Dry ice is the solid form of carbon dioxide (CO2), which is the same gas that gives carbonated beverages their fizz.

Usually captured during the manufacturing process, CO2 is subjected to extreme pressure and low temperatures (-109.3°F or -78.5°C) until the gas condenses to a liquid. The liquid CO2 is then formed into solid blocks by being injected into a block press or pelletizer.

Through a process known as sublimation, CO2 changes directly from a solid to a gas, skipping over the liquid stage – hence the name “dry ice.”

Dry Ice Uses

What is Dry Ice Used For?

Despite its mystifying ability to produce a thick blanket of creeping fog, dry ice is primarily used as a cooling agent for perishable items like food, medications and biological samples where traditional freezers are unavailable.

Dry ice has a wide range of industrial, retail and domestic applications, including ice cream making, wart removal and “dry ice blast cleaning”, an environmentally friendly and effective method of washing industrial equipment. Dry ice has even been used in more unconventional ways, such as exterminating rodents from the subway and shrinking boards on wood floors for easier removal.

If your fog machine is fully stocked, however, you may consider using dry ice in your cooler on your next extended camping trip.

Why Use Dry Ice?

There are many distinct benefits to using dry ice in your cooler this summer:

It’s Colder

Unlike other methods of cooling, dry ice has the unique ability to keep goods frozen, rather than just simply chilled.

It Lasts Longer

Dry ice typically lasts for about 18-24 hours, but can keep your food and drinks cooled for several days, when packed properly in a durable hard cooler.

It’s Compact

Instead of using 3 pounds of ice for every gallon of space in your cooler, save space by swapping for dry ice. It only takes ¼ pound of dry ice to chill a 5 gallon cooler, leaving plenty of room for more food storage.


Dry ice can even be used to extend the life of your traditional ice by keeping the temperature inside your cooler below the melting point of ice (32°F or 0°C).

Why Use Dry Ice?

No Mess

Because it doesn’t melt, dry ice won’t leave your sandwiches soggy and waterlogged at the end of a long, hot day. Dry ice sublimates into gas which escapes into the air when the cooler is opened, so there is no need to drain any liquid from your cooler, either.

Using Dry Ice in Your Cooler

Whether you’re packing for a trip to the beach, camping out or even in emergencies such as power outages, dry ice can take a standard cooler to the next level.

Position Your Dry Ice Properly

Be Sure to Position Your Dry Ice Properly:

  • When keeping foods COOL, cover the dry ice with an insulating material such as newspaper or cardboard (to prevent any direct contact with the dry ice), then place food or cans on top.
  • When keeping foods FROZEN place dry ice on top of items with an insulating material in between. Do not allow direct contact, freezer burn damage may result.

Storage and Safety

While it is necessary to take appropriate measures when using and storing dry ice to avoid the risk of injury, the main focus of dry ice storage is to prevent the conversion of dry ice to carbon dioxide.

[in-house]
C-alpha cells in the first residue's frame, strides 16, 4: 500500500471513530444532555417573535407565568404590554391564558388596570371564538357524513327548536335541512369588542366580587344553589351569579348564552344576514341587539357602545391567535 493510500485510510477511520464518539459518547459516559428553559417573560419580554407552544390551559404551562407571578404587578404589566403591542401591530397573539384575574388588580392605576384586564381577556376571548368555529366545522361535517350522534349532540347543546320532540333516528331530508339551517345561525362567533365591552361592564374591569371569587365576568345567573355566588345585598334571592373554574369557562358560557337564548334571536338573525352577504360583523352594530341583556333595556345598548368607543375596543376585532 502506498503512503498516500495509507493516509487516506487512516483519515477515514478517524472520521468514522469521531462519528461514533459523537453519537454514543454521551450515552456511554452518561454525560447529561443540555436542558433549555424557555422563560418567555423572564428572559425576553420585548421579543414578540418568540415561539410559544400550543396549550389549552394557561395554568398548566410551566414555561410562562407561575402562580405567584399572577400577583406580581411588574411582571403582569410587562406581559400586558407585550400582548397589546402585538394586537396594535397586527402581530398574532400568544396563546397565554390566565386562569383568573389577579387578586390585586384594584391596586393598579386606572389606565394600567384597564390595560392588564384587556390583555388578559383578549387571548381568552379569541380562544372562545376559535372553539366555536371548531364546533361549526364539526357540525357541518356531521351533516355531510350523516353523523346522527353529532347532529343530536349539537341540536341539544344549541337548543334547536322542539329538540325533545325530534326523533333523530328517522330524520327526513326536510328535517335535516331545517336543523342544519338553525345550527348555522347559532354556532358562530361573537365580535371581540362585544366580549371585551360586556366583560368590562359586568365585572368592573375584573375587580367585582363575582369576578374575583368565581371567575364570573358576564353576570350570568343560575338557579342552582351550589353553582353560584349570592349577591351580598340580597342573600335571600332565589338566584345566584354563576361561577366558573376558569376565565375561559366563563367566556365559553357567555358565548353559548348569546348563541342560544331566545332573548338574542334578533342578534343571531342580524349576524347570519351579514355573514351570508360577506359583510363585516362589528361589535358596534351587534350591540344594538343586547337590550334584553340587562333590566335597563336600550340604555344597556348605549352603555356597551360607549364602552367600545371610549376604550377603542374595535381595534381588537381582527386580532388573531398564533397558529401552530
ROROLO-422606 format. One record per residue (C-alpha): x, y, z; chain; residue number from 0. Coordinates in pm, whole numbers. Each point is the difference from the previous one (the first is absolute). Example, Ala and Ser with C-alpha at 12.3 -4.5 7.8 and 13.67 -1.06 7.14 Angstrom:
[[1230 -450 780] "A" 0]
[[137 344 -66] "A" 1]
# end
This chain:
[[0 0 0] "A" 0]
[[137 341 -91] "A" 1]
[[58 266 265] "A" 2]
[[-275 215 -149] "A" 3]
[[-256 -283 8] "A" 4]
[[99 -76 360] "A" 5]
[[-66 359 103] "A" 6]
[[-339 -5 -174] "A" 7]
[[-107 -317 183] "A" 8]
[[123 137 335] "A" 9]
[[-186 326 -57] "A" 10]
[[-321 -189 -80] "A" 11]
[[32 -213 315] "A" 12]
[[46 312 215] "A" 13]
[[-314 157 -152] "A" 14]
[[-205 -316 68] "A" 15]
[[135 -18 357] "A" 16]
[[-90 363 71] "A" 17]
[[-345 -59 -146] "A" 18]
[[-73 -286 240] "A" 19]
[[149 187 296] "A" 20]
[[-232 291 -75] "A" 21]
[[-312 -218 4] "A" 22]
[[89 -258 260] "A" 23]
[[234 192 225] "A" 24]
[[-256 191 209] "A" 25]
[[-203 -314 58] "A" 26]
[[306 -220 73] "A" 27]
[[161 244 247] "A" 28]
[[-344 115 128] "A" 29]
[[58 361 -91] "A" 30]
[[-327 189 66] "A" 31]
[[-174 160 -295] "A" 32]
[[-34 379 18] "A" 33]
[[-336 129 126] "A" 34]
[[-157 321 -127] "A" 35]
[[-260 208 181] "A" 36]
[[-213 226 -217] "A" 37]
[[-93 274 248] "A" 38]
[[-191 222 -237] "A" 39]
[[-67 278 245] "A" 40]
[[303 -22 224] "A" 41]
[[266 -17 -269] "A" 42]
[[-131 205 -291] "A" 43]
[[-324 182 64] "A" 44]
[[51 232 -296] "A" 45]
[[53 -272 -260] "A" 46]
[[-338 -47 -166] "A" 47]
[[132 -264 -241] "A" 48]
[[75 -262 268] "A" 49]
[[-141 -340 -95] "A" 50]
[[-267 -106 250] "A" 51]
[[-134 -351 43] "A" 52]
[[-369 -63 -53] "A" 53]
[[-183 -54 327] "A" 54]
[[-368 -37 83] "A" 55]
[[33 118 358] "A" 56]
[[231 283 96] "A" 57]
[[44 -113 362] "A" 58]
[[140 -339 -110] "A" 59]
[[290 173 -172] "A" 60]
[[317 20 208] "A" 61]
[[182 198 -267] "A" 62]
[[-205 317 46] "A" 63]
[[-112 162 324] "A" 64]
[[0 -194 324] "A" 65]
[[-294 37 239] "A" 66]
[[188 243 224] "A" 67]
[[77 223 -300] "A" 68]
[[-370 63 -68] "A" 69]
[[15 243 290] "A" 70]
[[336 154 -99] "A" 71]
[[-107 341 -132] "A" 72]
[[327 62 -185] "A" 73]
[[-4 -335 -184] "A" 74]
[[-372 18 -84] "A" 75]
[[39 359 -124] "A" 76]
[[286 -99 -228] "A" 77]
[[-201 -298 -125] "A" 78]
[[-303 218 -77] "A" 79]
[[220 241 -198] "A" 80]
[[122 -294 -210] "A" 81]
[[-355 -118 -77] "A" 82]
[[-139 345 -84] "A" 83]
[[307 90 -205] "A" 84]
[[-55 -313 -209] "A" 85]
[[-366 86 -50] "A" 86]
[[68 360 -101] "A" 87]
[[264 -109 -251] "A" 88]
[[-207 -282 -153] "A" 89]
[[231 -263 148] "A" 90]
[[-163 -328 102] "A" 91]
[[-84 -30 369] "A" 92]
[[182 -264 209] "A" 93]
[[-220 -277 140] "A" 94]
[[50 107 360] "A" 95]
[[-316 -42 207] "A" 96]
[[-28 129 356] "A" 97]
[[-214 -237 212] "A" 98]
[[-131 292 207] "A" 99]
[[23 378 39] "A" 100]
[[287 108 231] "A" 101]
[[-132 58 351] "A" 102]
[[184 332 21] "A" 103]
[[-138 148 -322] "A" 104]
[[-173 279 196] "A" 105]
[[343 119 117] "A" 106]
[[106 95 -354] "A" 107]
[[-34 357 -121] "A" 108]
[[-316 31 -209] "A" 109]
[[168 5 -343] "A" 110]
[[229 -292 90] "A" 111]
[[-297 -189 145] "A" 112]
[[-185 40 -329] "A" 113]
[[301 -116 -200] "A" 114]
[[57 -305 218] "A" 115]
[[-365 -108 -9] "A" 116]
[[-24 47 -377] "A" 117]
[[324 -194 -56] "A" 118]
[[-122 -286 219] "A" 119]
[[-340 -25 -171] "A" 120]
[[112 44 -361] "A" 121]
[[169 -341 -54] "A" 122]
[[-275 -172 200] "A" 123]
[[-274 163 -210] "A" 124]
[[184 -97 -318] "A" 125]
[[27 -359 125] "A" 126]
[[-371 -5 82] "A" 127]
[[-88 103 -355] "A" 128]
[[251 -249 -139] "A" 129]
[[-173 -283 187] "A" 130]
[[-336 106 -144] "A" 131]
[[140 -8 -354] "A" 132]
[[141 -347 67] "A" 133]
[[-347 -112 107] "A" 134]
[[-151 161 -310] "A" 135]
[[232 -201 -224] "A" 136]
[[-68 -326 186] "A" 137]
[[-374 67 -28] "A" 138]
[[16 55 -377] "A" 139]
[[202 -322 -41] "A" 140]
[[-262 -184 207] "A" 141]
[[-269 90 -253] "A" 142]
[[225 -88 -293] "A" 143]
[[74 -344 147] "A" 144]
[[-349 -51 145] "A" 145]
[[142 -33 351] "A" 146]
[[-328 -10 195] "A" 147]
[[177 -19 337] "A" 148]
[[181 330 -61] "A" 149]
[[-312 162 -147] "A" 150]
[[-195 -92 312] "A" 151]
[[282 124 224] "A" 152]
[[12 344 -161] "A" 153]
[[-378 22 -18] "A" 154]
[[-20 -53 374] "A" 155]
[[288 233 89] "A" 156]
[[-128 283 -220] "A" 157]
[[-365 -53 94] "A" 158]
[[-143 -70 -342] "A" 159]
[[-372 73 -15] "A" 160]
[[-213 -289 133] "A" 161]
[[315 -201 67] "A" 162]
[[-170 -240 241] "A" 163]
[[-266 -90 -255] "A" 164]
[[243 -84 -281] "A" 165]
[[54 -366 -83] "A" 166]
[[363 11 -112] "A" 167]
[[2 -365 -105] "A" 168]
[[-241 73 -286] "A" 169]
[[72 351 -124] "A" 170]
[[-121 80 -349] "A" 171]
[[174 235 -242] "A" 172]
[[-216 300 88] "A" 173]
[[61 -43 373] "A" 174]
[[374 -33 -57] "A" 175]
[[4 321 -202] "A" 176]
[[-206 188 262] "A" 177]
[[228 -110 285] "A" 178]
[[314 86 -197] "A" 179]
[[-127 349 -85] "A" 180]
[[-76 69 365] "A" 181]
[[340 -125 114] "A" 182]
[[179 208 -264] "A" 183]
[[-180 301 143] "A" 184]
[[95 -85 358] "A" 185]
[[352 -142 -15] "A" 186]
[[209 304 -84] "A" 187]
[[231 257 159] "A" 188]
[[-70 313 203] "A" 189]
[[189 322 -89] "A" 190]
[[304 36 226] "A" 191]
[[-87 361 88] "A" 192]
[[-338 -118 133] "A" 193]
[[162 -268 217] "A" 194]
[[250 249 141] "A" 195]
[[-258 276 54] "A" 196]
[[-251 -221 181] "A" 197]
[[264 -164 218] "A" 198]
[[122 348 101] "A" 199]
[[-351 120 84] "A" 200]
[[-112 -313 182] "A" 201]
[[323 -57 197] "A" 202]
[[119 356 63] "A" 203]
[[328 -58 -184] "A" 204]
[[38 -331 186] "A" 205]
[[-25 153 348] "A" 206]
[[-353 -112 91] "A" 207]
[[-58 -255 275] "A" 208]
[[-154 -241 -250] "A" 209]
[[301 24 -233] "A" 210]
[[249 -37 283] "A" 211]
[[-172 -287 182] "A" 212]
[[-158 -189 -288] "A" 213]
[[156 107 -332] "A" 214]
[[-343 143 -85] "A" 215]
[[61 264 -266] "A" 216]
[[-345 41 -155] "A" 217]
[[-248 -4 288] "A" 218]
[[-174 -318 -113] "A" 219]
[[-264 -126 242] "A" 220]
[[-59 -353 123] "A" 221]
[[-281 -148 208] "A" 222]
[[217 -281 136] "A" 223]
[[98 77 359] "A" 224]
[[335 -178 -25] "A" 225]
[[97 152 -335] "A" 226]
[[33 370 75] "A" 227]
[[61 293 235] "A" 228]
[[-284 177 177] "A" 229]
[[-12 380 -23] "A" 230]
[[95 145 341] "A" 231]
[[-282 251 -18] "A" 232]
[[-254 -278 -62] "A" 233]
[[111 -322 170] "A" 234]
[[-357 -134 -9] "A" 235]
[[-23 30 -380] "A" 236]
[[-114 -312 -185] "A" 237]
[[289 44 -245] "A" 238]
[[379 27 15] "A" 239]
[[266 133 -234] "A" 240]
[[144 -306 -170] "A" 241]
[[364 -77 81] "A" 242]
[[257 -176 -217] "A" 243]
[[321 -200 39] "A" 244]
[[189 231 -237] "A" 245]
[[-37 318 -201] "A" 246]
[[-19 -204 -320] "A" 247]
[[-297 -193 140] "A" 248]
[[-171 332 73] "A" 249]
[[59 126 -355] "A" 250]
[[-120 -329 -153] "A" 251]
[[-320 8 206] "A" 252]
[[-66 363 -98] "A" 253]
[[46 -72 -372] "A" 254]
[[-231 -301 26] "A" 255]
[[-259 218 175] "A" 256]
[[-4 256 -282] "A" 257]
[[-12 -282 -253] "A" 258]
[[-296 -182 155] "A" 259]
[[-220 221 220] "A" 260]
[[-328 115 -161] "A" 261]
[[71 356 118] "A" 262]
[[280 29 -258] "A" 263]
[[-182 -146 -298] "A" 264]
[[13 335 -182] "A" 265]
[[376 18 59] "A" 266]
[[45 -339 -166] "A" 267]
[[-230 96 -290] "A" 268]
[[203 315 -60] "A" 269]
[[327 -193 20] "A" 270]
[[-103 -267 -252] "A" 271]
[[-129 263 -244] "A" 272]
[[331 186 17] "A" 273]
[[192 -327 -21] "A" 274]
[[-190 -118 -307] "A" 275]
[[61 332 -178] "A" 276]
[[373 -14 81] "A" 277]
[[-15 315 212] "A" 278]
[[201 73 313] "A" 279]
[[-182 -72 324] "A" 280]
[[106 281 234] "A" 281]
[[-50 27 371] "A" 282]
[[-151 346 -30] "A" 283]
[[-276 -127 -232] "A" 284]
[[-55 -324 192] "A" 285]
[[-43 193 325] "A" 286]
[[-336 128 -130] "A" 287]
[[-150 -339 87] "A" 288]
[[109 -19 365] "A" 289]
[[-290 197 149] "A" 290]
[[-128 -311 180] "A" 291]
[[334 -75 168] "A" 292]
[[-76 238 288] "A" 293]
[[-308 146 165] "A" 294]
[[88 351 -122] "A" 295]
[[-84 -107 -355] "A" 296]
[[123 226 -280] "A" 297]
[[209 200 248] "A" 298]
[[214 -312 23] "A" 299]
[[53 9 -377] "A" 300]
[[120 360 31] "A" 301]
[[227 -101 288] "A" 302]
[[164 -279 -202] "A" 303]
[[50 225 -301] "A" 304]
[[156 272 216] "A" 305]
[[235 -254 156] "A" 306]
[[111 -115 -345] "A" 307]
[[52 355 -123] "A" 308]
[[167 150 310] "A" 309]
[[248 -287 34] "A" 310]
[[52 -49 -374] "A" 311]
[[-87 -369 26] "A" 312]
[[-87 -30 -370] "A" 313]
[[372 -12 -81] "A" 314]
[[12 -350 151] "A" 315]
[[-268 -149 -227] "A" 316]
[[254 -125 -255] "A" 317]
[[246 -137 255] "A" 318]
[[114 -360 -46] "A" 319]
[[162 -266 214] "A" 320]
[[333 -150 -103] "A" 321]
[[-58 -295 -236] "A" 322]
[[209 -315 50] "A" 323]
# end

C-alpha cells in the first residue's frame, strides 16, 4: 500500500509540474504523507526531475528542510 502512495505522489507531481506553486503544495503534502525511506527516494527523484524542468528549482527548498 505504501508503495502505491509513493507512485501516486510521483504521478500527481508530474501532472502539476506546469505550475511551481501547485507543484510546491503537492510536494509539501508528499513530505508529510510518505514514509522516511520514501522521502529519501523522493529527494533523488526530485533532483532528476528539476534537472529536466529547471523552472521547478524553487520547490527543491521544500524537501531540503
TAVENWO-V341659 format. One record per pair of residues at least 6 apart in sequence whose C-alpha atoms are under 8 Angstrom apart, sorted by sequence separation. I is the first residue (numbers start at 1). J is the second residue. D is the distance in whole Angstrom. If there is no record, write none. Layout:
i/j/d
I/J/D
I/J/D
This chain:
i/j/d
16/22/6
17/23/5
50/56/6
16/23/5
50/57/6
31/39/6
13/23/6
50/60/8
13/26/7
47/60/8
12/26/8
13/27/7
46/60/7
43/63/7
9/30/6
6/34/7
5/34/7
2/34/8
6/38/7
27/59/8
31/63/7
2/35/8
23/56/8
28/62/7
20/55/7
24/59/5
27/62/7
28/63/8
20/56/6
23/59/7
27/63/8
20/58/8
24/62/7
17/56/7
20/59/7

• Hard-sided, insulated coolers are the best choice, and many come with wheels for easy transportation.
    * Dry ice is not recommended for use in soft coolers, as it may damage the material. Dry Ice should never come in contact with the walls of your cooler.
  • Dry Ice should never be stored in a home freezer, but can be safely stored in a styrofoam container that is not airtight.
  • Always transport and store dry ice in a place with sufficient ventilation and air circulation to prevent the accumulation of carbon dioxide gas.
  • Do not leave dry ice to rest on top of any countertop or ceramics.
  • Use gloves, tongs, and other safety equipment when handling dry ice to prevent direct skin contact. Wear safety goggles before attempting to break dry ice.
  • Wrapping dry ice in a towel before storing can help it to last longer.
  • Fill any remaining space in your storage container with crumpled newspaper to reduce dead space and slow the sublimation process.
  • Keep the container closed as much as possible to keep warm air out and prevent evaporation.
  • Be aware of dry ice in any consumable goods and limit its use when imbibing alcoholic beverages.
  • Seek prompt medical attention for any burns that peel or blister.

* Please note: the quantity of dry ice used in a cooler is unlikely to produce carbon dioxide gas in sufficient quantity to cause any health problems.


The best way to safely and responsibly dispose of unused dry ice is to allow the unused portion to continue to sublimate. Make sure the area is well ventilated while the dry ice continues to disappear.

  • Do not put dry ice down a sink or in a toilet, as this will cause damage.
  • Do not put dry ice in a trash can or leave it where it can accidentally be picked up or touched by someone who doesn’t know it’s dry ice, as it can burn them.

As a leading manufacturer, Eureka Oxygen provides solutions for all of your dry ice needs from commercial and retail to private party fun. Visit our website today to find the location closest to you!

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